Are We Headed for a Train Wreck?

by Jay Deragon on 01/02/2008

Is Business Headed for a Train Wreck?Today’s social networks are “train cars” of conversations.

People connect to people they perceive as “headed in the same direction they desire to pursue”. The subsequent conversations reflect common threads of interest. The different train tracks represent different conversations, different platforms, different affinities and different transactions.

We’ll define a transaction as an agreement, communication, or movement carried out between different people, entities or objects, often involving the exchange of items of value, such as information, goods, services and money. Today’s social networks are fundamentally connecting people and enabling open conversations, transactions of informational exchange.

The evolution of these transactions will be enhanced through the convergence of technological advancements to “networks” which enable people to increase the value of these transactions economically. The “train cars” are fueled by today’s conversations and they are building speed, momentum and the attention of business. The velocity of these train cars, running on multiple tracks, are moving faster than anything in history and most businesses are not even aware that “the train is coming“.

Will there be a wreck at the intersection of people and business?

Doc Searls writes: “Think of markets as three overlapping circles: Transaction, Conversation and Relationship. Our financial system is Transaction run amok. Metasticized. Optimized at all costs. Impoverished in the Conversation department, and dismissive of Relationship entirely. We’ve been systematically eliminating Relationship for decades, excluding, devaluing and controlling human interaction wherever possible, to maximize efficiency and mechanization.”

With all the attention being given to “social networking” much of the underlying dynamics that drive the adoption of the “networks” are misunderstood. Businesses, analyst, markets and the media again are focusing on the results rather than understanding the systemic nature that produces today’s results. The attraction of over a half a billion individuals engaged in today’s “networks” is a business attraction motivated by economic possibilities. While the economic possibilities are significant the understandings of the dynamics which are creating the possibilities is critical to capturing the economic gains.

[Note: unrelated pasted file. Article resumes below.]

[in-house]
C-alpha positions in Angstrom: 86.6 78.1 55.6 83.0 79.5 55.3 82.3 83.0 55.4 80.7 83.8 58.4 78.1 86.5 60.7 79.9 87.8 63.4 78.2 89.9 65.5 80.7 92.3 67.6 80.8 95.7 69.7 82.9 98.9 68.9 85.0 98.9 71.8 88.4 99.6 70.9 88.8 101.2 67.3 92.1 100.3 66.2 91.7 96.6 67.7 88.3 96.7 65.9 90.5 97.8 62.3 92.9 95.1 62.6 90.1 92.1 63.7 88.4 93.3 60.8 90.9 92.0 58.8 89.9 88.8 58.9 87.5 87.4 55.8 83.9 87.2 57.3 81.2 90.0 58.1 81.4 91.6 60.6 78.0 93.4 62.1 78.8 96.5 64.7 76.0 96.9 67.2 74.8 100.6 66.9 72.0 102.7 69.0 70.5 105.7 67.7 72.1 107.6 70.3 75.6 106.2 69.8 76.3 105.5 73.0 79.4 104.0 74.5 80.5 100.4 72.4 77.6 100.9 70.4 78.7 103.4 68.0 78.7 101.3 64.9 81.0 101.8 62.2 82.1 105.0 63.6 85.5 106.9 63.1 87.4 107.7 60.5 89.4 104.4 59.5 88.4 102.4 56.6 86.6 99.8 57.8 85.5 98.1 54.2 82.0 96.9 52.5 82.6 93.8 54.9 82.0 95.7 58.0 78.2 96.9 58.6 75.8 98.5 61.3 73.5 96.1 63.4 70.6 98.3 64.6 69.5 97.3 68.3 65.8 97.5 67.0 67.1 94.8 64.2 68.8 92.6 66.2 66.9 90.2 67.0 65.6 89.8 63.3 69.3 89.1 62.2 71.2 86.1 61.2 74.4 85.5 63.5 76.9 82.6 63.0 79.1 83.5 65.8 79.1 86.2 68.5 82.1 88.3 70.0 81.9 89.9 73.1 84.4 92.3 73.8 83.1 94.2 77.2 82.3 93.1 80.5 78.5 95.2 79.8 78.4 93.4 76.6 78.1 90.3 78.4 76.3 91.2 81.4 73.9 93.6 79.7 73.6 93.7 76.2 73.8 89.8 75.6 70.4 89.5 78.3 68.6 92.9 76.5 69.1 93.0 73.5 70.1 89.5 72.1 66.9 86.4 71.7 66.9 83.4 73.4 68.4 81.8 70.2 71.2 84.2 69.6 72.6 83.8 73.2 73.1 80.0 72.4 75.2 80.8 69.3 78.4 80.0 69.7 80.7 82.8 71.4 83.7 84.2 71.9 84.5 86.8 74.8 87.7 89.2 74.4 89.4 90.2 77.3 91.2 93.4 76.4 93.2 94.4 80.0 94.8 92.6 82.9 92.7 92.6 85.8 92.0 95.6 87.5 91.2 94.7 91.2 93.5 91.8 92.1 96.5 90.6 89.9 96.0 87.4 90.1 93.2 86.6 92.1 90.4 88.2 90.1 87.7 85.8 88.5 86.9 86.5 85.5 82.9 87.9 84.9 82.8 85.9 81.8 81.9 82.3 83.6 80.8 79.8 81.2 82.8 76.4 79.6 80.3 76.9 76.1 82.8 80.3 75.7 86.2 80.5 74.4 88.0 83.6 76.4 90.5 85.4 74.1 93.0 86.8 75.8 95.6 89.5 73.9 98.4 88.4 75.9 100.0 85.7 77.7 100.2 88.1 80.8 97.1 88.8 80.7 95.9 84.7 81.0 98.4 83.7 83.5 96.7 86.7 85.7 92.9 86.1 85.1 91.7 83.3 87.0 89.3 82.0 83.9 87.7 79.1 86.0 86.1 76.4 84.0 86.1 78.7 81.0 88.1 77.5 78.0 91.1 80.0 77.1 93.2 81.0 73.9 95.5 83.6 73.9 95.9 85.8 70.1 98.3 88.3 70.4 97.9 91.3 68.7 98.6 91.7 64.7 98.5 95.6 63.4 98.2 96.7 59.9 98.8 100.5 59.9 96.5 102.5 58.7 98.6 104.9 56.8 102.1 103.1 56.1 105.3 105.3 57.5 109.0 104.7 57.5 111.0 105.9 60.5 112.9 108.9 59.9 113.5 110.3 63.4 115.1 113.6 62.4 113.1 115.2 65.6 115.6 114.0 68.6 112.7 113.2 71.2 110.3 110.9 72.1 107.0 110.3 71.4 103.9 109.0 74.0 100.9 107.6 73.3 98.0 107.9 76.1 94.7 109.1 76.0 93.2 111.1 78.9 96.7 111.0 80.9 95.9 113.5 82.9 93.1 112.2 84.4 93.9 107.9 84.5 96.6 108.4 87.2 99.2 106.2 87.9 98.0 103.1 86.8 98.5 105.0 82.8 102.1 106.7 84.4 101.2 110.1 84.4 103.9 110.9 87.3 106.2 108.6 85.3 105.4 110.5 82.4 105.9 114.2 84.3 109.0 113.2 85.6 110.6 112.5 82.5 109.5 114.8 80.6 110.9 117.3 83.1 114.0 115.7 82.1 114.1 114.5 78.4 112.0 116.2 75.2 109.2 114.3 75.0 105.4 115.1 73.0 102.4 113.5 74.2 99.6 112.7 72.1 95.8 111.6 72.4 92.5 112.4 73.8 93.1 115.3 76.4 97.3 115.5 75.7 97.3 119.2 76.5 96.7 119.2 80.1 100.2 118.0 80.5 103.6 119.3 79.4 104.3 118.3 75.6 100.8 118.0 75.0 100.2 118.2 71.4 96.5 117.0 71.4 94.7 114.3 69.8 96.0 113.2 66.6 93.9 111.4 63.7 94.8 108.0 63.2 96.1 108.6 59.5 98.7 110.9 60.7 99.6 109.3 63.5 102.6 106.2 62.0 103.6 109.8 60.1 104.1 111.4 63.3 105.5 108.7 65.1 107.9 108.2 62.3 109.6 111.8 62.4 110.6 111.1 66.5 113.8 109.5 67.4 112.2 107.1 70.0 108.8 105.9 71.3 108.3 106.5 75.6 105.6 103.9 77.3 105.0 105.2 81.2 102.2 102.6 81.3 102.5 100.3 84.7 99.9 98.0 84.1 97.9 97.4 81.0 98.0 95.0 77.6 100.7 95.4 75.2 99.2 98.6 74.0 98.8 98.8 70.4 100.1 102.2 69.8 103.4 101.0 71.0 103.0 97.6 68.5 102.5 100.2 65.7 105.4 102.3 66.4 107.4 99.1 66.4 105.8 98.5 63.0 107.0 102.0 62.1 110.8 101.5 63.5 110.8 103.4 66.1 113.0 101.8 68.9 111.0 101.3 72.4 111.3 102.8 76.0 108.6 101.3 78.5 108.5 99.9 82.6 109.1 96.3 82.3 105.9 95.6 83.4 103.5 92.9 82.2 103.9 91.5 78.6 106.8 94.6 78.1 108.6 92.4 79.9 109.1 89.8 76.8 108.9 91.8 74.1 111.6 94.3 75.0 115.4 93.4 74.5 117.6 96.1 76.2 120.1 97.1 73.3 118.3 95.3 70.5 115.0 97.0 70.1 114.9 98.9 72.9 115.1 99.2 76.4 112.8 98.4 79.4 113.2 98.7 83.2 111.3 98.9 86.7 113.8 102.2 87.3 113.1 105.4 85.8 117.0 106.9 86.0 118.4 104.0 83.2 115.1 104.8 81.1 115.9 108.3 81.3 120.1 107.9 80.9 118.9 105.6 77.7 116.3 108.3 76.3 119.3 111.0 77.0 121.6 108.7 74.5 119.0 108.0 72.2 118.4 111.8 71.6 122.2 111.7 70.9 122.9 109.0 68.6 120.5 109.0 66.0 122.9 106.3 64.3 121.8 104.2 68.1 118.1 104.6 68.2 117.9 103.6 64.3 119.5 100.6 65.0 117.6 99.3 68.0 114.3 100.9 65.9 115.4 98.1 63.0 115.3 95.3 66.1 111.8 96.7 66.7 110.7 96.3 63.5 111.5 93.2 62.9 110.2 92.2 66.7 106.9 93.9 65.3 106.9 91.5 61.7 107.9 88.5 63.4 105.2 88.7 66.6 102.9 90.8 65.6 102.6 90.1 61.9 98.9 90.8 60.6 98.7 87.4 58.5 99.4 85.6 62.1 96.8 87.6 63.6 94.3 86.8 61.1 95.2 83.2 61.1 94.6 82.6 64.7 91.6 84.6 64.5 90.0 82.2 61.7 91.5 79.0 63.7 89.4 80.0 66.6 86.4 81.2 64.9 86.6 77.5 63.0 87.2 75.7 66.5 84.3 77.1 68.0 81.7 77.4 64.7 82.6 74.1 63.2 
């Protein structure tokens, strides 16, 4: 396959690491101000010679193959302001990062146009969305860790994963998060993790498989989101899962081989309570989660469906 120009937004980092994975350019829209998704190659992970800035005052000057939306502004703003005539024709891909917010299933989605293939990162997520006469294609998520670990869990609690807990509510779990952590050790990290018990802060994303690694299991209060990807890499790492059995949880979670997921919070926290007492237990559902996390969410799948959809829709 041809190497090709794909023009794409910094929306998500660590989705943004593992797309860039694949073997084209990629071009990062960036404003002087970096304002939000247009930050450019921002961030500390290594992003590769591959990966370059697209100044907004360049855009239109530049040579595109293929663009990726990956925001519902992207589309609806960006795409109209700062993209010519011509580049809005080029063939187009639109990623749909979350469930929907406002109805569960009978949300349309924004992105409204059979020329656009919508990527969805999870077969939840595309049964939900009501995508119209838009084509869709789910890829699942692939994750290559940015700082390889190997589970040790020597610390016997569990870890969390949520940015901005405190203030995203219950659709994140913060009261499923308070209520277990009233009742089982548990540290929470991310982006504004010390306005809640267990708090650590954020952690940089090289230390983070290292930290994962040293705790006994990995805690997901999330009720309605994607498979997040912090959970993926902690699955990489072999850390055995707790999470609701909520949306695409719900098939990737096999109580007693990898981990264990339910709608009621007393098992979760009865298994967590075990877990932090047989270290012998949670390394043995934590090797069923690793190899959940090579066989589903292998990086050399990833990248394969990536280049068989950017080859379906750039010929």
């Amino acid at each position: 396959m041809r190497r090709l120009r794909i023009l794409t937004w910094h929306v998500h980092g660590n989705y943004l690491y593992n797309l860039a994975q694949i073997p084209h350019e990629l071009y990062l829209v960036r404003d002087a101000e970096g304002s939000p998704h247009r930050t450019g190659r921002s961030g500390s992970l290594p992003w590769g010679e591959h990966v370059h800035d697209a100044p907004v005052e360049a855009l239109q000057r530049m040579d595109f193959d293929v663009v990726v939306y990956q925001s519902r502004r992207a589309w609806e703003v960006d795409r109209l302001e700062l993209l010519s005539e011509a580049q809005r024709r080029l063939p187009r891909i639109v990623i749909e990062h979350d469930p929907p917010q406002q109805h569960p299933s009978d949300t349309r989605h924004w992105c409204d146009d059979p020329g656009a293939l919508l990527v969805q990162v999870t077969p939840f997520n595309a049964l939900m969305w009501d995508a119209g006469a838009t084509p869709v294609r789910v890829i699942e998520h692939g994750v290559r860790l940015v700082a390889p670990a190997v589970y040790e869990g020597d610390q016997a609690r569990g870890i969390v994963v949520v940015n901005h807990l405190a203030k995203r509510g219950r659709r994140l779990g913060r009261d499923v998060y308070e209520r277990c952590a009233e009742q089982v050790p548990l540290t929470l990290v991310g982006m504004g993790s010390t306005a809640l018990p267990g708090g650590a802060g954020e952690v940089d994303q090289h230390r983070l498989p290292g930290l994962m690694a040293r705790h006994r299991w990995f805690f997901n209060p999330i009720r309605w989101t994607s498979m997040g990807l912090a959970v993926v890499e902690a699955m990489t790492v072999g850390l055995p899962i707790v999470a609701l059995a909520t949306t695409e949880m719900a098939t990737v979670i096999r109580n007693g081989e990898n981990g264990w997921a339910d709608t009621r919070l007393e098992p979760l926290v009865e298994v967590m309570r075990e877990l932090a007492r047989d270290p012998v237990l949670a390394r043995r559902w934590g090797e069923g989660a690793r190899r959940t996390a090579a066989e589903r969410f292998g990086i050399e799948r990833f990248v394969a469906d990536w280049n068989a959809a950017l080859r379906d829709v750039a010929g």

If you reflect on Doc Searls comments above you will see a systemic failure of “business” to make progress in the fundamentals of human interaction, relationships. People produce business results and businesses produce relationship results. If we measured the “relationship results” of businesses the scorecard would likely create a failing grade. Businesses have been consumed by financial measures as dictated by public and private markets that measure economics. The social web is creating a new measure of business based on the fundamentals of relationships. The people have known and continue to know how “business has failed them”. It has never been a secret rather business environments have simply controlled the conversations that speak to the relationship issues.

John Maloney, Founder, KM Cluster; Global IT Architectures says: Social networks and SNA are excellent research tools for academics and scientists. They are excellent at showing and understanding relationships. However, from a purely practical sense, a business and economic sense, for driving growth, they fall down badly. Why, again academics, scientist and businesses are measuring and analyzing the wrong thing, results.

Measuring and reacting to results is like trying to play tennis by watching the scoreboard. The results of “social networking” is nothing more than a scoreboard indicating “something is driving people to engage, exchange and connect”. If businesses want to succeed in a “social network” they must engage, exchange and connect with people in order to reap any benefits of social commerce.

The momentum of a train is based on speed and mass. The faster it moves with greater mass the harder it becomes to stop it and anything in its way simply gets run over.

What say you?


Sibylle September 8, 2010 at 11:02 am

I’m agree with you when you define transaction. It’s a really good report.

Jessica July 11, 2010 at 4:23 am

Lot of points you made seem like taken right out of my mind. The way you have related things to a train wreck is pretty amazing. Enjoyed the post.

150cc mopeds May 2, 2010 at 1:58 pm

Impressive report,I recently subscribed to your rss.

free magazine websites April 29, 2010 at 6:39 pm

Superb report,I count on many more post from you.

oceanic January 25, 2010 at 3:24 pm

Omg! haha.?

dave davison January 11, 2008 at 6:02 pm

JAY: your post and Daniel’s reply stimulated to dig deeper. Here is my somewhat longer comment Thoughts Illustrated: The Great Train Wreck of Social Networks – can we be saved?

dave davison January 11, 2008 at 1:10 pm

Jay’s post aboujt the trainwreck, the link’s and quotes of both Doc Searls and John Maloney and the cogent commentary degine for me the remarkable power of a good blog.